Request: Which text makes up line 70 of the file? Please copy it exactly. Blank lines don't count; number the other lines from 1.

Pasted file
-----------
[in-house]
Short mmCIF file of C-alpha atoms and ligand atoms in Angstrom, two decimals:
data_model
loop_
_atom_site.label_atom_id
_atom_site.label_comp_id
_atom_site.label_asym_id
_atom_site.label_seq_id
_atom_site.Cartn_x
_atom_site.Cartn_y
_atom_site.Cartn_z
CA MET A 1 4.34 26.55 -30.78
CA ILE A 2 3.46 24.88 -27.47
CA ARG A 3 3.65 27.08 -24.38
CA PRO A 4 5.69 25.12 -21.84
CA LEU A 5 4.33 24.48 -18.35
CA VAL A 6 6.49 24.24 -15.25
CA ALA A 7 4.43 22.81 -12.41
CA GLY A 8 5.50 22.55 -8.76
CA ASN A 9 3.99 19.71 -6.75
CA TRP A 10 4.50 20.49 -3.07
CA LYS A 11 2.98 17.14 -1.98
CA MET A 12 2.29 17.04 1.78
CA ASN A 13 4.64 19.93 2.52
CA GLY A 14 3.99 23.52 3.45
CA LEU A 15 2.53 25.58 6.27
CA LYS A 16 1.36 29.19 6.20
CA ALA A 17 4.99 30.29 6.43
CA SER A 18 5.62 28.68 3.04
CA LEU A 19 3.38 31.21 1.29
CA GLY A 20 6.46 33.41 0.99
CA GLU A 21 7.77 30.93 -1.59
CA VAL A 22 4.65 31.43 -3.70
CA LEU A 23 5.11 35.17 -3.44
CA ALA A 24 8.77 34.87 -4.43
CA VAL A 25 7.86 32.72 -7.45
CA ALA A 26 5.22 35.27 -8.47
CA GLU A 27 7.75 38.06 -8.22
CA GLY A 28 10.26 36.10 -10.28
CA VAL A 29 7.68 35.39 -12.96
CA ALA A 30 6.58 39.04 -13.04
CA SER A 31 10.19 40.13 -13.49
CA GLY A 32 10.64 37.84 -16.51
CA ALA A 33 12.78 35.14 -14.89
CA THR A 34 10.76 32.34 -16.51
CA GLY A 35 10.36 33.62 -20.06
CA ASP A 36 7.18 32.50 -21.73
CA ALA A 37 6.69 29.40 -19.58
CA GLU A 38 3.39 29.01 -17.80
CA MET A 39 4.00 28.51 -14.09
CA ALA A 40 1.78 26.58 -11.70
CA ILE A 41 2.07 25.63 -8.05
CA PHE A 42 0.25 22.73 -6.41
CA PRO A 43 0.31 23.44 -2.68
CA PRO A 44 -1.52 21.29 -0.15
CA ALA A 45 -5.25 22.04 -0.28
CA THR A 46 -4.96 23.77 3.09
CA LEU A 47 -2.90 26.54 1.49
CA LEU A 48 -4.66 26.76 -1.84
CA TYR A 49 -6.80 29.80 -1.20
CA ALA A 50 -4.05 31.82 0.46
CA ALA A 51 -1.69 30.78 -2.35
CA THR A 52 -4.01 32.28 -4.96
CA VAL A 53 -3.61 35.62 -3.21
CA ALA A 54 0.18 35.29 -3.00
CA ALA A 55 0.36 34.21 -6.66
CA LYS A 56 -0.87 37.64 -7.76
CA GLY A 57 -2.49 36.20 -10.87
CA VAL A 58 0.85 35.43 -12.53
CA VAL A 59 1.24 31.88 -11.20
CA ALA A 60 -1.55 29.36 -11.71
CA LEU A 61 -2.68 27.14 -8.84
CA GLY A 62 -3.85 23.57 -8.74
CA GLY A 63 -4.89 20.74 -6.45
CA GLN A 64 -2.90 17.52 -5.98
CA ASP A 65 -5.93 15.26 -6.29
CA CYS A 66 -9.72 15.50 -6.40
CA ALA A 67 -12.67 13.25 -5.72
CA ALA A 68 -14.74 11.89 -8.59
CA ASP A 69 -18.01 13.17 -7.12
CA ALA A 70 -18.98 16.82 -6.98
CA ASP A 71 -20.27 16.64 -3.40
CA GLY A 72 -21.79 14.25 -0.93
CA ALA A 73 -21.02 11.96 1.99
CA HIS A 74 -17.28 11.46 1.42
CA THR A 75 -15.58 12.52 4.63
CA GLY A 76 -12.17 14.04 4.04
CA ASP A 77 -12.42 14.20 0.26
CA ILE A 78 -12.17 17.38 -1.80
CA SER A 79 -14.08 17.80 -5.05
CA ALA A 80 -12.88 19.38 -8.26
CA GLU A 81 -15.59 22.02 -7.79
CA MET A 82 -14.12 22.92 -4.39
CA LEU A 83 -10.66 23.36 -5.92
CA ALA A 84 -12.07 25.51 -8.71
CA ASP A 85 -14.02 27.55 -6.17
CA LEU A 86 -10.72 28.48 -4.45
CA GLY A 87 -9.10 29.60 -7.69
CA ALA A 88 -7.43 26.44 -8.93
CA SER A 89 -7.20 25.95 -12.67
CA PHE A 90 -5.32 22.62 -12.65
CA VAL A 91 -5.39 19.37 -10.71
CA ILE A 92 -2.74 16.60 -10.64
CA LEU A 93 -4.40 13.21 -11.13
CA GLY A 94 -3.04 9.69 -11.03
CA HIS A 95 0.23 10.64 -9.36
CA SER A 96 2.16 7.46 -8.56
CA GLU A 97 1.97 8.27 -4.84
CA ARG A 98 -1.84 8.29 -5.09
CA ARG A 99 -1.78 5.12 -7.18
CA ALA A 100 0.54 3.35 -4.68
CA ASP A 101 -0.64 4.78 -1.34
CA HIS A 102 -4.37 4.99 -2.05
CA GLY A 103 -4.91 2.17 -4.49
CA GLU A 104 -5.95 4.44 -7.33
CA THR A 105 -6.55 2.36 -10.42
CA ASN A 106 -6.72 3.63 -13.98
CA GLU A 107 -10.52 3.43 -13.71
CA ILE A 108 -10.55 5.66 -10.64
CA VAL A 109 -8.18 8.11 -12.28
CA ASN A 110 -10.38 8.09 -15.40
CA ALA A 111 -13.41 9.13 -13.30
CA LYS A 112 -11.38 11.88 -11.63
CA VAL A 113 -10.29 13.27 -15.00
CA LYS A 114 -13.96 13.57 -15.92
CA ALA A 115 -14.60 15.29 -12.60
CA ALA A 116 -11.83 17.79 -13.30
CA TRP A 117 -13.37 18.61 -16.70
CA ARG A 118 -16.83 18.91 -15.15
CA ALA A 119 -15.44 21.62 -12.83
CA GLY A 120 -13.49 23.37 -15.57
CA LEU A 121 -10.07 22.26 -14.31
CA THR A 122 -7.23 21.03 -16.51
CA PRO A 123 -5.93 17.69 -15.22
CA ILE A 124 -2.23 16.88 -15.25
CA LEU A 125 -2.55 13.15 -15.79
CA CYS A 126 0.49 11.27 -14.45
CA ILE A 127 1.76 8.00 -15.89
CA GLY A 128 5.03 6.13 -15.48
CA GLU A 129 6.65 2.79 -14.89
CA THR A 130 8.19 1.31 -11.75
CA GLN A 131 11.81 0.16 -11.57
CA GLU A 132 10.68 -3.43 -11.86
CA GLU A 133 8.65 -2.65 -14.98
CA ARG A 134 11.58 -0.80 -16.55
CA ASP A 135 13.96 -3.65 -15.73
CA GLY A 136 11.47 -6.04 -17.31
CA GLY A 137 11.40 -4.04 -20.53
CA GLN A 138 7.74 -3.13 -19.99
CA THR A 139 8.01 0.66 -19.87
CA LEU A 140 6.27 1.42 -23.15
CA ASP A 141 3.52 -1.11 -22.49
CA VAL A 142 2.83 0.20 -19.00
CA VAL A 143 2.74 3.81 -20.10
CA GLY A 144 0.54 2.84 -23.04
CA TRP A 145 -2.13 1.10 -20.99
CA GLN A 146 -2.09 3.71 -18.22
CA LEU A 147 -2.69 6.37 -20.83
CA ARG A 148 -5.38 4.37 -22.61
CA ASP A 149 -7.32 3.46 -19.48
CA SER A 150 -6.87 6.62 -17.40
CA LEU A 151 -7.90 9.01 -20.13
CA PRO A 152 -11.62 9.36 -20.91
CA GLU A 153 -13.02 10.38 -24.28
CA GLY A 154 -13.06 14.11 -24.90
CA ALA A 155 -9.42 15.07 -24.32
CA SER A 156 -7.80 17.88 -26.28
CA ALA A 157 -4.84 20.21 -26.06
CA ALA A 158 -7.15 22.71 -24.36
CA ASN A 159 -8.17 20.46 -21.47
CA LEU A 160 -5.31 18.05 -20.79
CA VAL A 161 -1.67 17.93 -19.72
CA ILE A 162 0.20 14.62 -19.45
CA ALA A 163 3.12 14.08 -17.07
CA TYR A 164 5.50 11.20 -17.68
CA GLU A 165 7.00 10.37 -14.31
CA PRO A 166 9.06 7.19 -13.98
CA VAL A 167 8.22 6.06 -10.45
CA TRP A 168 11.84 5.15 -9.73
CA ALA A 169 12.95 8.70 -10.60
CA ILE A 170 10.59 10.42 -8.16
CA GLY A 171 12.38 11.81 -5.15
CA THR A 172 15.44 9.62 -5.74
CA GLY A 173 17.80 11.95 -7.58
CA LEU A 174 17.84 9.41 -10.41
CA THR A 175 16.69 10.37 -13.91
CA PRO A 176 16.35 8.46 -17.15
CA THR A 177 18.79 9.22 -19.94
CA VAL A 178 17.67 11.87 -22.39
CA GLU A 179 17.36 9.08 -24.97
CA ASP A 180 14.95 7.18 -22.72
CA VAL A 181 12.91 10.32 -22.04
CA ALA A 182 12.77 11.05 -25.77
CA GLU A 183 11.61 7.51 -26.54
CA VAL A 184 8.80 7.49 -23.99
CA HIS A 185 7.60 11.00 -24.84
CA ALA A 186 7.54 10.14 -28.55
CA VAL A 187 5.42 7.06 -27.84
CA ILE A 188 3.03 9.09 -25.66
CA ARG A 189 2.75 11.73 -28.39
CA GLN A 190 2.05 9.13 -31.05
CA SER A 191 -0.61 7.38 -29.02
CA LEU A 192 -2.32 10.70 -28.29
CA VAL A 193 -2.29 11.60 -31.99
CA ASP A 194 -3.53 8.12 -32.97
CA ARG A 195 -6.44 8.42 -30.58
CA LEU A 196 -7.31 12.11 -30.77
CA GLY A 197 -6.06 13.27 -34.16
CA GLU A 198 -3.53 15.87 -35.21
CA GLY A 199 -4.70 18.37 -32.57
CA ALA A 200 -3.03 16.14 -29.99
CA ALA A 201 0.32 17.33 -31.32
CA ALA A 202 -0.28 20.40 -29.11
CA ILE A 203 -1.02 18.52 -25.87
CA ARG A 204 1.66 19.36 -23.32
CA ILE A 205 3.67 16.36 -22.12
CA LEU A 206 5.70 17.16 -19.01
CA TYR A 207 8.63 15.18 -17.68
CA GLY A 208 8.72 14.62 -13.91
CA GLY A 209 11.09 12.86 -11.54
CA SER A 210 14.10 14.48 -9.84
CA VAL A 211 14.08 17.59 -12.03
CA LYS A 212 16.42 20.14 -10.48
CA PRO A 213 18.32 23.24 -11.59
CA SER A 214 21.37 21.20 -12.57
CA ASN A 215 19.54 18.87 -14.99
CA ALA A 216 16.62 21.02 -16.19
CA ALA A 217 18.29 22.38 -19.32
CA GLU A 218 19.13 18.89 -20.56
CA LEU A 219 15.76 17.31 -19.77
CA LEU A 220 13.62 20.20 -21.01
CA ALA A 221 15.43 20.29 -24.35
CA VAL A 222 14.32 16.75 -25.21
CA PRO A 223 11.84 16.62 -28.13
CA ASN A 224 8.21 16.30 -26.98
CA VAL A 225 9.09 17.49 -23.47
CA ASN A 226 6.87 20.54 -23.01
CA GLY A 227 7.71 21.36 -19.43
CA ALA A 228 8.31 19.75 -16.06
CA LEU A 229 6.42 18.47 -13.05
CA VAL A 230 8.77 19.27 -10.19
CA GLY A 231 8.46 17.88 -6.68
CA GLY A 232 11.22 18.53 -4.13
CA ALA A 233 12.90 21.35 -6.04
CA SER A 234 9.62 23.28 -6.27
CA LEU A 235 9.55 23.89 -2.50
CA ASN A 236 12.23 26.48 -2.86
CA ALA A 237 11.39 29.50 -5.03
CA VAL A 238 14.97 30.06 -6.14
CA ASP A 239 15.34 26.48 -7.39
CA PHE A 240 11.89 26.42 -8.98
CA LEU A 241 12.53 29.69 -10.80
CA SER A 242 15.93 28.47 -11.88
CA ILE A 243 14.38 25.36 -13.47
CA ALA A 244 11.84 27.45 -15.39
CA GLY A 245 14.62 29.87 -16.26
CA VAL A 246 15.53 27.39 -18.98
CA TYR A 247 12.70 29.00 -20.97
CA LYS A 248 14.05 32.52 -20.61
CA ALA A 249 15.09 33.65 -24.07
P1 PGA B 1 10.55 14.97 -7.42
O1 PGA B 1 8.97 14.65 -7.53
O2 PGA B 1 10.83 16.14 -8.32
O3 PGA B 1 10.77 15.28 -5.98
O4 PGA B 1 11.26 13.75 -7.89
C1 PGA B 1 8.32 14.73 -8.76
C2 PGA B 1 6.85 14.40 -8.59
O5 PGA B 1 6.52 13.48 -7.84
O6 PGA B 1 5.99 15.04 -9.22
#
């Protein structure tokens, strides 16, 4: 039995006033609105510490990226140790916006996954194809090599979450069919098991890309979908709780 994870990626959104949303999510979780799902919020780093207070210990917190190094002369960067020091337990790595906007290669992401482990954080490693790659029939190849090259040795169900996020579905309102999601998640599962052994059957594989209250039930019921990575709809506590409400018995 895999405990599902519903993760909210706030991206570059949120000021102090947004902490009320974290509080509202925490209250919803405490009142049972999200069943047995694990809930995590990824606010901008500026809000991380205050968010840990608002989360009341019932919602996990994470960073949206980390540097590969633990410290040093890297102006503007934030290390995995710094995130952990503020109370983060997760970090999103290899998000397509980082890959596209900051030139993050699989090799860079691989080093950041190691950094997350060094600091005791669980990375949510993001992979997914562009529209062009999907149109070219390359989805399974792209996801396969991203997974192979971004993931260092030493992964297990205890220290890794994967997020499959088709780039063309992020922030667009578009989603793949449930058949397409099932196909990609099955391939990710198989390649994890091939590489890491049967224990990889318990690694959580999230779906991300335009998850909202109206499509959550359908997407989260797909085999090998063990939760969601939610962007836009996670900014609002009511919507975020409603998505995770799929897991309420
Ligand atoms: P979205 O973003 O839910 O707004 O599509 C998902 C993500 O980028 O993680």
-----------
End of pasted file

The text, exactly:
CA VAL A 59 1.24 31.88 -11.20